November 29, 2016
U.S. LLM Programs Probably Benefit International Students (Part 1): Students Who Stay in the U.S. (Michael Simkovic)
At a conference I recently attended, some law professors and administrators seemed willing to assume the worst about LLM and international JD programs. They seemed to think that LLM programs provide revenue to law schools but do little to help students. This stoked my curiosity about international law programs. It seems likely, as conference attendees suggested, that LLM admissions are less exclusive than JD admissions at comparable institutions. But lower selectivity does not imply that LLM programs fail to help their students.
Immigrants are generally at a disadvantage relative to those born in the United States because of language, culture, and legal issues. But comparing immigrants to U.S.-born individuals tells us nothing about the benefits of U.S. education for immigrants. Instead, we can either compare immigrants to those from their countries who stay home, or compare immigrants to each other by education level.
Decades of peer reviewed labor economics research indicates that additional education boosts earnings. Moreover, Immigration to the United States can often dramatically boost earnings for immigrants over the long term. Are foreign LLM programs or international JDs exceptions to widely observed trends regarding benefits of education and immigration?
While data is limited, the unsurprising answer appears to be: Probably not.
Using U.S. Census data (ACS), I found (in a very preliminarily, quick analysis intended primarily to satisfy my own curiosity) that an LLM might boost long term annual earnings by as much as $25,000 on average compared to a bachelor’s degree (depending on unobserved selection effects, the causal boost could be lower since these are cross-tabbed means by race sex and education level). The earnings boost from a JD for immigrants might be around two or two and a half times as high as the boost from an LLM.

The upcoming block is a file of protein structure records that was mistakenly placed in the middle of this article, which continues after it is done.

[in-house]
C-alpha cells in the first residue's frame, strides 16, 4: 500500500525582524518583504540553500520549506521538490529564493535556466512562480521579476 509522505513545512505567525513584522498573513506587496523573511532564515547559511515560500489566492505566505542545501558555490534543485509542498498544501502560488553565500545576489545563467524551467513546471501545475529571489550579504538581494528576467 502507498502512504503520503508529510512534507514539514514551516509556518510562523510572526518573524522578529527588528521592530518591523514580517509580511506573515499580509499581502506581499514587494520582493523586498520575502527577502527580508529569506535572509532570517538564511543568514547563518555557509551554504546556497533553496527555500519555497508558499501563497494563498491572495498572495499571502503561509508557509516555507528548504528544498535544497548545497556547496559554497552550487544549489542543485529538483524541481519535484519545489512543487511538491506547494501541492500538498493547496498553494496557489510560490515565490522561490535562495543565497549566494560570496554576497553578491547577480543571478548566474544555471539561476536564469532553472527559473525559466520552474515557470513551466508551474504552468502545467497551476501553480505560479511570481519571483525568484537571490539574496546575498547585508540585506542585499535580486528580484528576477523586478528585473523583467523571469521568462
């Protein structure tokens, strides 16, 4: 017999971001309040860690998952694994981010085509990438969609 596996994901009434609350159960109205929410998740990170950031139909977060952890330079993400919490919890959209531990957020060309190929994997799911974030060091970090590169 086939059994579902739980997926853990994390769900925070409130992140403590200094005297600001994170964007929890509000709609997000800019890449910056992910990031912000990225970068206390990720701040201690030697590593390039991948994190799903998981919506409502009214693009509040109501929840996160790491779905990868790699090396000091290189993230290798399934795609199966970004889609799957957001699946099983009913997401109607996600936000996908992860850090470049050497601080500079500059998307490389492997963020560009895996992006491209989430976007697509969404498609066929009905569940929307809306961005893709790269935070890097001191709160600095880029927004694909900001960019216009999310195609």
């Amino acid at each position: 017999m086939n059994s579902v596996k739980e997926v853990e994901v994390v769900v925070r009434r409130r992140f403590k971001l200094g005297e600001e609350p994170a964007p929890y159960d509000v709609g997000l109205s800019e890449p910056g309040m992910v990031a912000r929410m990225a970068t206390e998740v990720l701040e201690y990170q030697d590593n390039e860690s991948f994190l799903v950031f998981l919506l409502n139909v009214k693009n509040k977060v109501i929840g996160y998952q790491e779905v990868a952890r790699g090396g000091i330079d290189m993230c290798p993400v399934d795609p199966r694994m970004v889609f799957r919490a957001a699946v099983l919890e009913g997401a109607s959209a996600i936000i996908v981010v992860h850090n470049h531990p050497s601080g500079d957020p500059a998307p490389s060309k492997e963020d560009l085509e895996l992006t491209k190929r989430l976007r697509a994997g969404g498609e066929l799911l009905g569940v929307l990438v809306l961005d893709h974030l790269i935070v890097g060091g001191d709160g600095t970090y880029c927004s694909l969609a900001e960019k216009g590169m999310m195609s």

November 25, 2016
November 22, 2016
That's the Blog Emperor's characterization of the latest results, though California still has many graduates of non-ABA-accredited law schools taking the California bar and passing at very low rates (1 out of 4 or less).
November 21, 2016
The Court reverses a lower court decision dismissing the plaintiff's defamation claim against Gawker Media pertaining to comments on one of its websites--see the discussion that starts at p. 13. Here's the crucial bit:
A company can, however, be liable for creating and posting, inducing another to post, or otherwise actively partici-pating in the posting of a defamatory statement in a forum that that company maintains. See Chi. Lawyers’ Comm., 519 F.3d at 671; see also Fair Hous. Council of San Fernando Valley v. Roommates.Com, LLC, 521 F.3d 1157, 1166–67 (9th Cir. 2008) (en banc) (concluding that a website was not a "passive transmitter of information provided by others" but instead helped develop the information by "requiring subscribers to provide the information as a condition of accessing its ser-vice, and by providing a limited set of pre-populated an-swers"); FTC v. Accusearch Inc., 570 F.3d 1187, 1199–1200 (10th Cir. 2009) (concluding that a website developed the in-formation by "solicit[ing] requests" for the information and then "pa[ying] researchers to obtain it").
Huon argues that the Act is inapplicable here because Gawker’s comments forum was not a mere passive conduit for disseminating defamatory statements. Rather, Gawker itself was an information content provider, insofar as the Gawker Defendants: (1) "encouraged and invited" users to defame Huon, through selecting and urging the most defa-mation-prone commenters to "post more comments and con-tinue to escalate the dialogue"; (2) "edited," "shaped," and "choreographed" the content of the comments that it re-ceived; (3) "selected" for publication every comment that appeared beneath the Jezebel article; and (4) employed indi-viduals who authored at least some of the comments them-selves.
I wonder what role worries about this issue played in the decision awhile back of Above the Law (also a defendant at an earlier stage in this litigation) to eliminate its comment sections?
November 17, 2016
November 16, 2016
November 15, 2016
Details here. NYU, Columbia, and Cornell had the three best pass rates, but it's striking that Syracuse came in 4th, ahead of Fordham, Brooklyn, and Cardozo among others. So whatever Syracuse is doing, other schools should take a look!